InW.P.(C) 6430/2022 -DEL HC- Delhi High Court orders VAT refund to Flipkart India worth Rs. 6.62 Crore along with interest
Justice Yashwant Varma & Justice Dharmesh Sharma [21-08-2023]


Read Order:Flipkart India Private Limited V. Value Added Tax Officer, Ward 300 &Ors


Chahat Varma


New Delhi, September 19, 2023: In a recent ruling, the Delhi High Court has ordered the VAT Department to refund Rs. 6.62 crore to Flipkart India (petitioner), along with applicable interest.


In the present case, the initial writ petition was filed with the aim of compelling the Department to proceed with the refund application and give effect to a refund claim of Rs. 6,62,74,405in terms of Section 38 along with interest in terms of Section 42 of the Delhi Value Added Tax Act, 2004 (DVAT Act).


During the hearing on April 22, 2022, the petitioner had agreed to the opening of a bank account in Delhi, to facilitate the refund. It was under these circumstances that the Court had issued a directive instructing the Department to process the refund claim. However, by the time the matter was taken up next, the Department had already issued an order dated 31.05.2022, rejecting the petitioner's refund claim.


The petitioner argued that Section 35(2) of the DVAT Act prohibits the Department from enforcing the payment of any tax amount that is under dispute before the OHA. Therefore, such an amount should not be considered as ‘due and payable’ under the DVAT Act, as specified in Section 38(2).It was asserted that, as clearly indicated by the impugned order dated 31.05.2022, the amount claimed by the petitioner had ultimately been adjusted in relation to alleged demands that had no connection to the relevant period under consideration.


On the other hand, the counsel representing the Department argued that when the refund application was submitted, there were additional demands levied against the petitioner. As a result, the Department was very well within their rights to offset the requested refunds against these outstanding demands.


The division bench of Justice Yashwant Varma and Justice Dharmesh Sharma expressed the view that once the objections had been properly submitted online, the Department's inability to locate the physical copies of the objections should not diminish the petitioners' entitlement to claim a refund. The records indicated that the objections filed for the FY 2012-2013 and the period from April 2013 to December 2013 had all been resolved as of November 8, 2016. Therefore, there seemed to be no valid reason or justification for the Department to unjustly withhold the said amount.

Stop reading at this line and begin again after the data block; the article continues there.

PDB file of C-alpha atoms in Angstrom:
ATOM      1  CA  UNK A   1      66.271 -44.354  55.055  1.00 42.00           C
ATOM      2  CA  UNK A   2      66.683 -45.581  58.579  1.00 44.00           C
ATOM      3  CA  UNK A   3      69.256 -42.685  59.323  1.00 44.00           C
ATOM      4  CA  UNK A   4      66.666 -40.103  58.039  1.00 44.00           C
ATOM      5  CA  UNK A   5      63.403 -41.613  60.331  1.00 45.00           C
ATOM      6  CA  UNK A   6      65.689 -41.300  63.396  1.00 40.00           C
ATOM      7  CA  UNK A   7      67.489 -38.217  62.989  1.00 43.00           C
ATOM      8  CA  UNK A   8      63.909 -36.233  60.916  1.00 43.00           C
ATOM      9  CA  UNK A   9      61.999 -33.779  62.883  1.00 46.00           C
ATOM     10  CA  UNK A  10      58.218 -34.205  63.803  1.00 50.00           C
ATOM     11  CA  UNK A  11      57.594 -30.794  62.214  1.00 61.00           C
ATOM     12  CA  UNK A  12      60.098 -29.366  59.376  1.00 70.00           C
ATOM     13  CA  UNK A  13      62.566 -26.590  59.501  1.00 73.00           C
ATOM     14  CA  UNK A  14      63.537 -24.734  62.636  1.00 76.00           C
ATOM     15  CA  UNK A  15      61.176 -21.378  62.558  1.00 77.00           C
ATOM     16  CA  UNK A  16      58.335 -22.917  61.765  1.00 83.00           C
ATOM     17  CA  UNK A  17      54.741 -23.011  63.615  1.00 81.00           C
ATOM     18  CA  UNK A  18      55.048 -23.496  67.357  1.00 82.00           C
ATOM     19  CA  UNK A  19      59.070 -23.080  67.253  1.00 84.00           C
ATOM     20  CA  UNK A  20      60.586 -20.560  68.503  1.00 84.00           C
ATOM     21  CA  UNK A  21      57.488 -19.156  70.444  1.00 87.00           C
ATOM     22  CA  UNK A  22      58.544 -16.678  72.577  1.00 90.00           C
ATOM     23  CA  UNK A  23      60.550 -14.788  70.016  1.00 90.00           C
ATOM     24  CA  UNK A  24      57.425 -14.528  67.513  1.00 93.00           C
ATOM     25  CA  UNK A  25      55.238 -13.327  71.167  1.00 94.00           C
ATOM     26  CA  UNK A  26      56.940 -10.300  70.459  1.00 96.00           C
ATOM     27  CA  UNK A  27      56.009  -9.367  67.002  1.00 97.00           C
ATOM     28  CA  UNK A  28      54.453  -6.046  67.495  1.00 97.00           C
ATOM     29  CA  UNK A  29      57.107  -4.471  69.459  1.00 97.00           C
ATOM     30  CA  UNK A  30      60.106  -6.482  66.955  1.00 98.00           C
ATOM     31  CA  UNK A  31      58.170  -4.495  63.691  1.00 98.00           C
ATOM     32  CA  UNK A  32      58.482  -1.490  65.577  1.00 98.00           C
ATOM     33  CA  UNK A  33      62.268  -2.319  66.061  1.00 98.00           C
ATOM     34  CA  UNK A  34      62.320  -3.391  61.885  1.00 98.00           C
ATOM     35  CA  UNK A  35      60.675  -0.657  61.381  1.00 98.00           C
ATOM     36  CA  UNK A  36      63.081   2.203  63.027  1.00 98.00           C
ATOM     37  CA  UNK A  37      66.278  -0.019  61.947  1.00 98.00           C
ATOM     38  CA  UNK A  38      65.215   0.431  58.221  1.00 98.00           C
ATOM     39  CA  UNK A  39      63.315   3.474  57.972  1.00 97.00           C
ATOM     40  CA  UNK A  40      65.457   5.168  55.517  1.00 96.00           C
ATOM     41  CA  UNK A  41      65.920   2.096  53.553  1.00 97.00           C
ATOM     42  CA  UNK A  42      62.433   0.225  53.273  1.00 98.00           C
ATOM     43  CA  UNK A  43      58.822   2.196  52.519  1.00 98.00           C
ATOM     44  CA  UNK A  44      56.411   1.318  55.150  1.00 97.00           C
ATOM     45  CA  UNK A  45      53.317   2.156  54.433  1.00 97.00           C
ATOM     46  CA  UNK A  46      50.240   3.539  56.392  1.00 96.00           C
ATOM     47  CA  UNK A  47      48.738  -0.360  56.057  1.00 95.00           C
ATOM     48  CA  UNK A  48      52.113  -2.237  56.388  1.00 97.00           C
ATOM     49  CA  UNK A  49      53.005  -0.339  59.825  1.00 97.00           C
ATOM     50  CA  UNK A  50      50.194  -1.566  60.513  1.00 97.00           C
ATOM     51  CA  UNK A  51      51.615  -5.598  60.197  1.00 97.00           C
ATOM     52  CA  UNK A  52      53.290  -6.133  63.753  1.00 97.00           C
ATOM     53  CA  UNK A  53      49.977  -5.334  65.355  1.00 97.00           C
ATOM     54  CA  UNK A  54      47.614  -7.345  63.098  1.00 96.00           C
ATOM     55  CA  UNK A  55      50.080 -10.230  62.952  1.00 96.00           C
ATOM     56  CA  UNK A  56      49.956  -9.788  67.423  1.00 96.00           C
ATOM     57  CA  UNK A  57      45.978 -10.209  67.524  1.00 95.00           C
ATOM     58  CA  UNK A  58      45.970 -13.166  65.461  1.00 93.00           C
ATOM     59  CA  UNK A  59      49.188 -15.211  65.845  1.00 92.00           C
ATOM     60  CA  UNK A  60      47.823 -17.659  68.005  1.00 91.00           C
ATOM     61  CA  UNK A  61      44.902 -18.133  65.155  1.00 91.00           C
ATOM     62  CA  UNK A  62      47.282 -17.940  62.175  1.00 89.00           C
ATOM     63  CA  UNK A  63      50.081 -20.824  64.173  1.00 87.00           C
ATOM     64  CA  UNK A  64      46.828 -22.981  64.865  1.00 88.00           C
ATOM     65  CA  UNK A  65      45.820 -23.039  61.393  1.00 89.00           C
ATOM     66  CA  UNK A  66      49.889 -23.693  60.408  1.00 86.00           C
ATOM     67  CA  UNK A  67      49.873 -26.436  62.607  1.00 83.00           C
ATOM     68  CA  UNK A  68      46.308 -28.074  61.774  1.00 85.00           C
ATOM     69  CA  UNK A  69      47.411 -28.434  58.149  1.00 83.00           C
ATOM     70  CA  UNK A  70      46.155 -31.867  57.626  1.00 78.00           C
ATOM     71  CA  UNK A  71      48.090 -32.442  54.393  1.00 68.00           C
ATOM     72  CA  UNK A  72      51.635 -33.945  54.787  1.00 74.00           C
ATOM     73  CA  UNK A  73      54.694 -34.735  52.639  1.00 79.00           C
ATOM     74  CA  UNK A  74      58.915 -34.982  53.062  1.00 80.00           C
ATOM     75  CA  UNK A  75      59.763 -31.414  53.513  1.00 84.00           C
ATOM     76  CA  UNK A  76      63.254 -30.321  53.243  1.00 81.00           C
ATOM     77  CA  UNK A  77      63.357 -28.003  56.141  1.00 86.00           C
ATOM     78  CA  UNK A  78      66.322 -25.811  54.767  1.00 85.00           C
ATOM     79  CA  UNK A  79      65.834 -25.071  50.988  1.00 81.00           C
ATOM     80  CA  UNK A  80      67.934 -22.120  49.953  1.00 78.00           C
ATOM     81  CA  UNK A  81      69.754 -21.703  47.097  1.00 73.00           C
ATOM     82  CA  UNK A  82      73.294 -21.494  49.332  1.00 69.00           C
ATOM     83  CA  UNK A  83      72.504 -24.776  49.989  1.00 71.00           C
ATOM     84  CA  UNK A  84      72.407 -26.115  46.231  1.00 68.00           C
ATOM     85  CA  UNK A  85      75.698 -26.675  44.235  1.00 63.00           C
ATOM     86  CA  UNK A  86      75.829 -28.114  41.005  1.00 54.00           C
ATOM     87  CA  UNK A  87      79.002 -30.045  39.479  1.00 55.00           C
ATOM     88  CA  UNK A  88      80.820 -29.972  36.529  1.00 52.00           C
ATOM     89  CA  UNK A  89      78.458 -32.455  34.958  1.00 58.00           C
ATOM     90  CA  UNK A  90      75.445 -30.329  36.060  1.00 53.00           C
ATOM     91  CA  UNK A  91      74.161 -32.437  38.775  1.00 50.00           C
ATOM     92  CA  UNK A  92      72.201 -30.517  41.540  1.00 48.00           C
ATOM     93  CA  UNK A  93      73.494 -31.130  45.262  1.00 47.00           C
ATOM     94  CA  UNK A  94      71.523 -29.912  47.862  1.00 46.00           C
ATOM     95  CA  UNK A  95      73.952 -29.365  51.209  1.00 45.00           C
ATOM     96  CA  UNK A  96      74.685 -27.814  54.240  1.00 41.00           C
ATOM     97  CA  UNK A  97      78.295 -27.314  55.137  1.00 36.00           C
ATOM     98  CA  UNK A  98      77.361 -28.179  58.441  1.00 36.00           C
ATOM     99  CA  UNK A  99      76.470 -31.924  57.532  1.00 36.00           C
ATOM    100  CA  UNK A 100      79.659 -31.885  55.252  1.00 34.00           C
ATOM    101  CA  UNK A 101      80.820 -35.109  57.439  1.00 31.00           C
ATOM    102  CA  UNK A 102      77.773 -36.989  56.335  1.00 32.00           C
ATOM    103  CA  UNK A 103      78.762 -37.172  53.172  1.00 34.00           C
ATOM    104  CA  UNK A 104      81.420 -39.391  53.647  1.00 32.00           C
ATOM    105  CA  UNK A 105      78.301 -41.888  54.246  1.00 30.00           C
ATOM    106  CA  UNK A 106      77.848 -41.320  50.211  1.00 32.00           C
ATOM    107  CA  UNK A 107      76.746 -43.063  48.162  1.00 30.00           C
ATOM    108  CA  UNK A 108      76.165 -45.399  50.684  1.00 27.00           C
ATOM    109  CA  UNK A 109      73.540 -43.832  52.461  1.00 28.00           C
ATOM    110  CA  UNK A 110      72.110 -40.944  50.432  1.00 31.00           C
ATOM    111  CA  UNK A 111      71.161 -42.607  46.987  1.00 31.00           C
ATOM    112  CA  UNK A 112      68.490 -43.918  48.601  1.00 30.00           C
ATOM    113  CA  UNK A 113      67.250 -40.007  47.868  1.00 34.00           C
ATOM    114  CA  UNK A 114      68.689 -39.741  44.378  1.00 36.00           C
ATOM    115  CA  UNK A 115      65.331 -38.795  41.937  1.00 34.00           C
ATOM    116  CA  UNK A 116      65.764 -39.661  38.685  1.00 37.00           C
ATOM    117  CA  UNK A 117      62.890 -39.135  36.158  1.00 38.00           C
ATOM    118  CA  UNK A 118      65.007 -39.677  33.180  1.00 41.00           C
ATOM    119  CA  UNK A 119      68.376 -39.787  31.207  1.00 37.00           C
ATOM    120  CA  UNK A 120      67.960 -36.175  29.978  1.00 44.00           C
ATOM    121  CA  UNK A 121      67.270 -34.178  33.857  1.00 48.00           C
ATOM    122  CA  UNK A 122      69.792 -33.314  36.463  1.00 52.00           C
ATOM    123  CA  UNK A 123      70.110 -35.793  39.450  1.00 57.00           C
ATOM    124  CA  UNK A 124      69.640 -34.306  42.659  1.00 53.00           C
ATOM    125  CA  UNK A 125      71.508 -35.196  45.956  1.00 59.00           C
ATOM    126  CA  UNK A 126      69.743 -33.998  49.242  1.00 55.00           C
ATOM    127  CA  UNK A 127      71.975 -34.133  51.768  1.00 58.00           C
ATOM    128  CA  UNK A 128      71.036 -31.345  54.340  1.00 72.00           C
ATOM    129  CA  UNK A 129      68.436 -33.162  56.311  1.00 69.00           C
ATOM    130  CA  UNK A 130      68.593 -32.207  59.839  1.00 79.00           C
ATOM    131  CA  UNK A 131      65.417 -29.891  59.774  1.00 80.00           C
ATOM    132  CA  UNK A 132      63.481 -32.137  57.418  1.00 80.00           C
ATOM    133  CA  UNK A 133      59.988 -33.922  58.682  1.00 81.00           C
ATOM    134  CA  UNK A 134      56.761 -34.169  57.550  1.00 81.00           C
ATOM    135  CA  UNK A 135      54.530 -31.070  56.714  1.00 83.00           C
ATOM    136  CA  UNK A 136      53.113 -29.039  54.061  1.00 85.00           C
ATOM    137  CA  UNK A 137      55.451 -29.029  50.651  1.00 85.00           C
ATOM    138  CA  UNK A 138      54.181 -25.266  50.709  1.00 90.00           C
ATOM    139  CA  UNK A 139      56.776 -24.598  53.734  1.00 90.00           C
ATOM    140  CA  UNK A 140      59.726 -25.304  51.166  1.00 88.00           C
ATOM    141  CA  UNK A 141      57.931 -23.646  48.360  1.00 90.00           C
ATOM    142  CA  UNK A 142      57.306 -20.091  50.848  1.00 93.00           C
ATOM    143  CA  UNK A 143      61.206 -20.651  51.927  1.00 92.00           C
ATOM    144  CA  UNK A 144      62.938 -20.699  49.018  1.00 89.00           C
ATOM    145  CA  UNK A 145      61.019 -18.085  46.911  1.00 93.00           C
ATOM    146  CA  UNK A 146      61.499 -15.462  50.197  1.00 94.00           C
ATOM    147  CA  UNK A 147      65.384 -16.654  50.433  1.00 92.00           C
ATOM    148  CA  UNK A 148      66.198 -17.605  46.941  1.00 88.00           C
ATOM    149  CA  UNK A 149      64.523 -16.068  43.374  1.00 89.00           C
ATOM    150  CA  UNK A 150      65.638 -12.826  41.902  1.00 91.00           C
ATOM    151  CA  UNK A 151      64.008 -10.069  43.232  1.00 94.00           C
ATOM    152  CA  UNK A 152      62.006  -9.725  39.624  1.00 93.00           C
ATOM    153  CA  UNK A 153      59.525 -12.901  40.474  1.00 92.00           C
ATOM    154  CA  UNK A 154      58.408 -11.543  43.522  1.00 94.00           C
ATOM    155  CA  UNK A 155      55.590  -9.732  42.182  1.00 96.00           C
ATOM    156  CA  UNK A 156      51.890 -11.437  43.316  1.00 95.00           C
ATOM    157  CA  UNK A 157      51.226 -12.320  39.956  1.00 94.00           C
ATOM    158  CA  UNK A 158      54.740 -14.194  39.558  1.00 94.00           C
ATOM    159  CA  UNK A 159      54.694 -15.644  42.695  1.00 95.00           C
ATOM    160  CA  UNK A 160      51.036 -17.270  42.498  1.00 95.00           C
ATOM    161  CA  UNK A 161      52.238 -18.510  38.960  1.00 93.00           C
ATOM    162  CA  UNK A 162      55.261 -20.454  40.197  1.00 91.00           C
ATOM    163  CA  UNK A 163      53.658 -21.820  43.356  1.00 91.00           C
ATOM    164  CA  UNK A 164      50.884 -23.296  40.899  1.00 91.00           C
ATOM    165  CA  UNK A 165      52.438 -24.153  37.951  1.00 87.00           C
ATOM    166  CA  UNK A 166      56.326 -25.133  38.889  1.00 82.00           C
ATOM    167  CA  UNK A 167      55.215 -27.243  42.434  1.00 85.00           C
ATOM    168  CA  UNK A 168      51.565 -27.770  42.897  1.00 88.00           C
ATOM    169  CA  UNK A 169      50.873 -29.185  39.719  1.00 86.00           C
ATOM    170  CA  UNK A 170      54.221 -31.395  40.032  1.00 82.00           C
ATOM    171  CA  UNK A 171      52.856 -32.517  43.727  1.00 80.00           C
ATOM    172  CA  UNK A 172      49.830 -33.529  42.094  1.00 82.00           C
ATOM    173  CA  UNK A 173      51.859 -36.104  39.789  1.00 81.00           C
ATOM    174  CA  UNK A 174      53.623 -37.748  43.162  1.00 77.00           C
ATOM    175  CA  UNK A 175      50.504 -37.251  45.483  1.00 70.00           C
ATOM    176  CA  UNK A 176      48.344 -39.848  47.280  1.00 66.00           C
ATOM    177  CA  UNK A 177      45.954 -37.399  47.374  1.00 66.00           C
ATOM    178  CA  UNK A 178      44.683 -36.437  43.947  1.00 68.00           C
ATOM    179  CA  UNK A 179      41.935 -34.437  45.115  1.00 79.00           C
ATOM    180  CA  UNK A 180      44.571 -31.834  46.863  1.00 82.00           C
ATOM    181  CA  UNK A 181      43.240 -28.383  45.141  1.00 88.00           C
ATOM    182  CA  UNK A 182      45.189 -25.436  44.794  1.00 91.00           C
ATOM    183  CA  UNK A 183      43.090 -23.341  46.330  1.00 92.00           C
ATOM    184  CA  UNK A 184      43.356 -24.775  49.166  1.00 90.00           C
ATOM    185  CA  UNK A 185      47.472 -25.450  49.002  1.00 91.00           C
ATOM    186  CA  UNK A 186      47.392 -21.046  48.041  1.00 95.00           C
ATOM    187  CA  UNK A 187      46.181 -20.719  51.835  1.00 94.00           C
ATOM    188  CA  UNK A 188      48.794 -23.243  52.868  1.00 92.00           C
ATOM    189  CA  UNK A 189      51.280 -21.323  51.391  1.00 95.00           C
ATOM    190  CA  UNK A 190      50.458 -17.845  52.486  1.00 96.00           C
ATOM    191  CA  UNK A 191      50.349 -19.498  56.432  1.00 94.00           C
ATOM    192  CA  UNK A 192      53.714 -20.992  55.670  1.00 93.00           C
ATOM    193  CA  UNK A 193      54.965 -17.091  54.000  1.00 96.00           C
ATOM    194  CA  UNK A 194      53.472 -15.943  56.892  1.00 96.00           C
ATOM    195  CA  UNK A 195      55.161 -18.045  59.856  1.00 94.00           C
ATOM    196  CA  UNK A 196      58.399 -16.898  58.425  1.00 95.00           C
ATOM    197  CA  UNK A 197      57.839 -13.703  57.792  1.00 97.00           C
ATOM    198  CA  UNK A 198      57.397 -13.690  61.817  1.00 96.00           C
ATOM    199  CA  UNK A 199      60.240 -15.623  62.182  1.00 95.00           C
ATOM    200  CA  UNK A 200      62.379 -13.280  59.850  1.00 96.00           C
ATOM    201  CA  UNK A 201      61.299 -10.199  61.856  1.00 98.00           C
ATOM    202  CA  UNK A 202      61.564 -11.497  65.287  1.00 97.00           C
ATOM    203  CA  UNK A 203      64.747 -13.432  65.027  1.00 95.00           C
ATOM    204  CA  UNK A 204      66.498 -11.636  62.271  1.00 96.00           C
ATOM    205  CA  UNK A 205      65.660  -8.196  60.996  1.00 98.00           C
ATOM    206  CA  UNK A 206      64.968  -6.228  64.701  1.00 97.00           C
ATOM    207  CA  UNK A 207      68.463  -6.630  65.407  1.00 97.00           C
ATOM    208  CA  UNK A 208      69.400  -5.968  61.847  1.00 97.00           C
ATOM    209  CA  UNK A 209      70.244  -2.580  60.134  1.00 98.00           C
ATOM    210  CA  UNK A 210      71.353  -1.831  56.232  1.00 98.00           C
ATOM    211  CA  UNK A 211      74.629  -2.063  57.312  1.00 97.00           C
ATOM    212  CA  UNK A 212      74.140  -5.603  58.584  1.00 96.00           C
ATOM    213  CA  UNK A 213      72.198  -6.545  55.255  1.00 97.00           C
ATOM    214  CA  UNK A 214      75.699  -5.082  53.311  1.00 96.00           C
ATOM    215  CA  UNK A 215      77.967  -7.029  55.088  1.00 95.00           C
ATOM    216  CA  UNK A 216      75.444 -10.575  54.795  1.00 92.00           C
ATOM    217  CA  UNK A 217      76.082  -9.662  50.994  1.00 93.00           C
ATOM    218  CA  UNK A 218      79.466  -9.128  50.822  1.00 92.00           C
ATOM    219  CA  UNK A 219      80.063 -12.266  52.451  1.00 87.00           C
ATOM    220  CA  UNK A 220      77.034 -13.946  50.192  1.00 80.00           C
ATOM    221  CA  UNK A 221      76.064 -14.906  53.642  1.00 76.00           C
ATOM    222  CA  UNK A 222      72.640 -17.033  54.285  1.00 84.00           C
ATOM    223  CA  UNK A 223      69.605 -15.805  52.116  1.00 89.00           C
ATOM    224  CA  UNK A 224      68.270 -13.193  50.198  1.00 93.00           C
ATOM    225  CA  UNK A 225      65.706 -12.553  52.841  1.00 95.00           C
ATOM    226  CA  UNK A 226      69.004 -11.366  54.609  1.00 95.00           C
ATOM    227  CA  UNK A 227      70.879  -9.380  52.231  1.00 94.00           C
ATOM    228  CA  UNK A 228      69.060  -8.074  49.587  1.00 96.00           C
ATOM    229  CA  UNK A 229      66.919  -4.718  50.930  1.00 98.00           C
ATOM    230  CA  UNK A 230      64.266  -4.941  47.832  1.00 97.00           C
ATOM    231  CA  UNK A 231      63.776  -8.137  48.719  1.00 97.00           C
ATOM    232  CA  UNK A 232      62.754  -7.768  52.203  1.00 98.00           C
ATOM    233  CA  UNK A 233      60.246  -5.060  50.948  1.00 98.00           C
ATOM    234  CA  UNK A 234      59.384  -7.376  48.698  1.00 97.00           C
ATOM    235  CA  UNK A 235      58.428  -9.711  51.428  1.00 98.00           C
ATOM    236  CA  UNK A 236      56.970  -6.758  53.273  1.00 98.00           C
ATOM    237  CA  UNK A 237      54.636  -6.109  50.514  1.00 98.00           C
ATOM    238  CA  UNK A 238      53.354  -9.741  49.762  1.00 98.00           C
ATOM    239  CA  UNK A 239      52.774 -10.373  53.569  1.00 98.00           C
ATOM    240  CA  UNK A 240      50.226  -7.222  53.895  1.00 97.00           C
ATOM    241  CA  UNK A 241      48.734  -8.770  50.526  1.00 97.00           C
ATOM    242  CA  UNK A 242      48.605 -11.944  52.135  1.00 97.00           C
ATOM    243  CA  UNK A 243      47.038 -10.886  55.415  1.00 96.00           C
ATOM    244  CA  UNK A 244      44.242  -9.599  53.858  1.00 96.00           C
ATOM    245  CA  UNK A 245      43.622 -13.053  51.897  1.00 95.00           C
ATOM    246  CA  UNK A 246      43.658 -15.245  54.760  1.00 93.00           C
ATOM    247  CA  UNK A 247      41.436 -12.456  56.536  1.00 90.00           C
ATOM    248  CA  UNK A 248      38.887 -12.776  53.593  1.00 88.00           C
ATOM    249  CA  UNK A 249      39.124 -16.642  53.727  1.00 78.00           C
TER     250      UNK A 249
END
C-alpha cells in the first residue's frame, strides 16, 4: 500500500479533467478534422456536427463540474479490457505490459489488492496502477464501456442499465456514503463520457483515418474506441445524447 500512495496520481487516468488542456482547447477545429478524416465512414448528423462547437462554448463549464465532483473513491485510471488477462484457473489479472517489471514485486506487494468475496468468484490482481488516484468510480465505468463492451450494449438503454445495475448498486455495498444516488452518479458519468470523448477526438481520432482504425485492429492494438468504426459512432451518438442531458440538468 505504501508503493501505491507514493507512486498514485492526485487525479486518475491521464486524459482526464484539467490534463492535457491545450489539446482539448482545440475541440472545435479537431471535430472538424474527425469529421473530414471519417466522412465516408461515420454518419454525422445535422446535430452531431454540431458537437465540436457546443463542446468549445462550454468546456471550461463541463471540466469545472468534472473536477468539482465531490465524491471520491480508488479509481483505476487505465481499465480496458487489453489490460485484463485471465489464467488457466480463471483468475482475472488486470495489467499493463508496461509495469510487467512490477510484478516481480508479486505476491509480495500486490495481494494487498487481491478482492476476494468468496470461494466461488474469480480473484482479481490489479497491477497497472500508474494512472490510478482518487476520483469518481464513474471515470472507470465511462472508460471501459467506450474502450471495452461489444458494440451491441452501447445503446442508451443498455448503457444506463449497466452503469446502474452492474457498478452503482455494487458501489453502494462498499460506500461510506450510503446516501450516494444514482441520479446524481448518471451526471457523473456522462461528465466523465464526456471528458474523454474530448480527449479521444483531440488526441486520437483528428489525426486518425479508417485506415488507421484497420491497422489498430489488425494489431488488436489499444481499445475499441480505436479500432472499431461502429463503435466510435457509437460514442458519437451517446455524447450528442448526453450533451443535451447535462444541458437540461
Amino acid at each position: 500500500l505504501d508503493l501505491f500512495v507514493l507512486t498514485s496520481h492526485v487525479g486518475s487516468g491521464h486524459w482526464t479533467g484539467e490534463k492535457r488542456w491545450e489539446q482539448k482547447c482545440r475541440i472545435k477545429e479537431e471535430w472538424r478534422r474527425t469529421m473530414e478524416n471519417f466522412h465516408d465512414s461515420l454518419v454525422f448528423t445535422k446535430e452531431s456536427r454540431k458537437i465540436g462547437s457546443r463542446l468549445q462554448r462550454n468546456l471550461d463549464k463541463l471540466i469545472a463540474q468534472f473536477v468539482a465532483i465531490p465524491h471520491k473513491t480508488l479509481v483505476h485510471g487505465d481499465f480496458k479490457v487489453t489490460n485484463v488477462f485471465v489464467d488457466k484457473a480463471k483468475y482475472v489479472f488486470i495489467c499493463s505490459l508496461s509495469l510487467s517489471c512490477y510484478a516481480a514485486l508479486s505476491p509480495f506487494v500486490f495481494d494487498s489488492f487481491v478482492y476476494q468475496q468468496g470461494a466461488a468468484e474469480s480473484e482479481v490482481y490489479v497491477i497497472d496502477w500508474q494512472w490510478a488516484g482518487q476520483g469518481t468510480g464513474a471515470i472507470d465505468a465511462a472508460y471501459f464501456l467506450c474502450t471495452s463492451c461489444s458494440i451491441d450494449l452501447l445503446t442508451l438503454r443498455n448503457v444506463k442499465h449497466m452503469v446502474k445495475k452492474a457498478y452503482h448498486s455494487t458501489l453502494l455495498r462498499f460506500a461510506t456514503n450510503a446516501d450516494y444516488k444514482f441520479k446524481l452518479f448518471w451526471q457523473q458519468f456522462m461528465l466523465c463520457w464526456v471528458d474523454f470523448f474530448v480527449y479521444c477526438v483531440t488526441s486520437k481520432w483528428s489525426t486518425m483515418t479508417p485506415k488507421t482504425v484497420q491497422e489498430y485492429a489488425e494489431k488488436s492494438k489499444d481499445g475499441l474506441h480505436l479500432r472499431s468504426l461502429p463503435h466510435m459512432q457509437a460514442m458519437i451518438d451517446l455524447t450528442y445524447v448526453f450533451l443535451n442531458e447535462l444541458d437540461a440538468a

The bench also noted that by examining Rule 34 of the DVAT Rules, it becomes evident that a claim for tax refund should be submitted using Form DVAT-21 only when such a refund is not already included in the return itself. This principle is reiterated in sub-rule (2), which specifies that only those refund claims that have not been previously claimed in any prior return may be filed using Form DVAT-21. It is, therefore, evident that when a refund claim is already part of the return, there is no additional obligation imposed on the taxpayer to file Form DVAT-21.


The bench stated that the Department's failure to refund the pre-deposit amount was also unquestionably arbitrary and unsustainable. It held that the court have consistently held the view that a pre-deposit does not partake the character of a tax or duty. These amounts are deposited by an assessee solely for the purpose of pursuing their appeal remedies.Therefore, the bench opined that the Department had no legal entitlement to retain the pre-deposit amount of Rs. 1,00,00,000, nor was it permissible to utilize it for adjustment purposes.


The bench also observed that upon a careful examination of Section 35(2) and 38(2) of the DVAT Act, it becomes evident that as long as objections are pending with the OHA, any amount claimed by the Department would not qualify as an amount due or payable as envisioned under Section 38(2).


The bench commented that it was evident that the Department had acted in an arbitrary manner by making multiple adjustments after 31.05.2015, and thereby unlawfully depriving the petitioner of the claimed refund. These various adjustments seemed to have been executed despite the fact that the petitioner had lodged objections online with the OHA. As a result, it was clear that the Department had acted contrary to the clear mandate of Section 38 of the DVAT Act.


In light of the aforementioned observations, the writ petition was allowed, and the challenged order dated 31.05.2022, was quashed. The Department was therefore instructed to refund the amount of Rs. 6,62,74,405 along with the applicable interest.

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